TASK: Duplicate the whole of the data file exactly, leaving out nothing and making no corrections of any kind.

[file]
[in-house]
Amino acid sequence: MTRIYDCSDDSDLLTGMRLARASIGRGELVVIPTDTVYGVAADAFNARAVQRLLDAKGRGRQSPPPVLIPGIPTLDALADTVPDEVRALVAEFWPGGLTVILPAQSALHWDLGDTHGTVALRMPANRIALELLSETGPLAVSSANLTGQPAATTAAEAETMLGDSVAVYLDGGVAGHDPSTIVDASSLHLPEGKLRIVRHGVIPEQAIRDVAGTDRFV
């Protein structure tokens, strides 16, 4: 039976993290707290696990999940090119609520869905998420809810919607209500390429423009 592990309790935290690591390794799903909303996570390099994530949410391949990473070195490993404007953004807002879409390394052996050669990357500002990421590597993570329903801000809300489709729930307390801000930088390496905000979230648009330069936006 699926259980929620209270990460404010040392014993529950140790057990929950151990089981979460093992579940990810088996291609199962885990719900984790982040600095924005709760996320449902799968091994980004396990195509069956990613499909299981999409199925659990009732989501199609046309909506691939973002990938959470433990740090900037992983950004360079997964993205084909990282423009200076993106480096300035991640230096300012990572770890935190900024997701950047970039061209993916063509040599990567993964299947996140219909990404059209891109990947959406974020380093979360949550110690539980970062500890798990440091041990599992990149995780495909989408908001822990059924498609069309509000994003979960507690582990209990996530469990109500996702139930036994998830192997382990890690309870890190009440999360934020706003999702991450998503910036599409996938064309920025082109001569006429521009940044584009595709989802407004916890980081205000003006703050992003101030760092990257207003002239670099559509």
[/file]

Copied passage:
[in-house]
Amino acid sequence: MTRIYDCSDDSDLLTGMRLARASIGRGELVVIPTDTVYGVAADAFNARAVQRLLDAKGRGRQSPPPVLIPGIPTLDALADTVPDEVRALVAEFWPGGLTVILPAQSALHWDLGDTHGTVALRMPANRIALELLSETGPLAVSSANLTGQPAATTAAEAETMLGDSVAVYLDGGVAGHDPSTIVDASSLHLPEGKLRIVRHGVIPEQAIRDVAGTDRFV
């Protein structure tokens, strides 16, 4: 039976993290707290696990999940090119609520869905998420809810919607209500390429423009 592990309790935290690591390794799903909303996570390099994530949410391949990473070195490993404007953004807002879409390394052996050669990357500002990421590597993570329903801000809300489709729930307390801000930088390496905000979230648009330069936006 699926259980929620209270990460404010040392014993529950140790057990929950151990089981979460093992579940990810088996291609199962885990719900984790982040600095924005709760996320449902799968091994980004396990195509069956990613499909299981999409199925659990009732989501199609046309909506691939973002990938959470433990740090900037992983950004360079997964993205084909990282423009200076993106480096300035991640230096300012990572770890935190900024997701950047970039061209993916063509040599990567993964299947996140219909990404059209891109990947959406974020380093979360949550110690539980970062500890798990440091041990599992990149995780495909989408908001822990059924498609069309509000994003979960507690582990209990996530469990109500996702139930036994998830192997382990890690309870890190009440999360934020706003999702991450998503910036599409996938064309920025082109001569006429521009940044584009595709989802407004916890980081205000003006703050992003101030760092990257207003002239670099559509």